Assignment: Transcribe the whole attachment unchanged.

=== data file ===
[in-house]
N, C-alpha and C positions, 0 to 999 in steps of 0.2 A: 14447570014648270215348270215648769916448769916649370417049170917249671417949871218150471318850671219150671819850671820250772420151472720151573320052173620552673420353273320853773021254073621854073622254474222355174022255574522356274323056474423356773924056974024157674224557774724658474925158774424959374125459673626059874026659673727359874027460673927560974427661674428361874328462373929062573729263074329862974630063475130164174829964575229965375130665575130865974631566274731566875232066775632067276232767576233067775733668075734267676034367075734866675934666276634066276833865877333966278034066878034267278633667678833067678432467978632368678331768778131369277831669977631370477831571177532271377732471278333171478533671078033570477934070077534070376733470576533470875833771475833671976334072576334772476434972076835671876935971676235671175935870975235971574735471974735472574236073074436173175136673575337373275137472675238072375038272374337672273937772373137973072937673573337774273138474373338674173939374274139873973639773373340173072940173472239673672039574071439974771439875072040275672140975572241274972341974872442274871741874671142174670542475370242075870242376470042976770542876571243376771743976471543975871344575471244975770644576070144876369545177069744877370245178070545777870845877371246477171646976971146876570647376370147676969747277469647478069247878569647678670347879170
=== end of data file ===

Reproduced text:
[in-house]
N, C-alpha and C positions, 0 to 999 in steps of 0.2 A: 14447570014648270215348270215648769916448769916649370417049170917249671417949871218150471318850671219150671819850671820250772420151472720151573320052173620552673420353273320853773021254073621854073622254474222355174022255574522356274323056474423356773924056974024157674224557774724658474925158774424959374125459673626059874026659673727359874027460673927560974427661674428361874328462373929062573729263074329862974630063475130164174829964575229965375130665575130865974631566274731566875232066775632067276232767576233067775733668075734267676034367075734866675934666276634066276833865877333966278034066878034267278633667678833067678432467978632368678331768778131369277831669977631370477831571177532271377732471278333171478533671078033570477934070077534070376733470576533470875833771475833671976334072576334772476434972076835671876935971676235671175935870975235971574735471974735472574236073074436173175136673575337373275137472675238072375038272374337672273937772373137973072937673573337774273138474373338674173939374274139873973639773373340173072940173472239673672039574071439974771439875072040275672140975572241274972341974872442274871741874671142174670542475370242075870242376470042976770542876571243376771743976471543975871344575471244975770644576070144876369545177069744877370245178070545777870845877371246477171646976971146876570647376370147676969747277469647478069247878569647678670347879170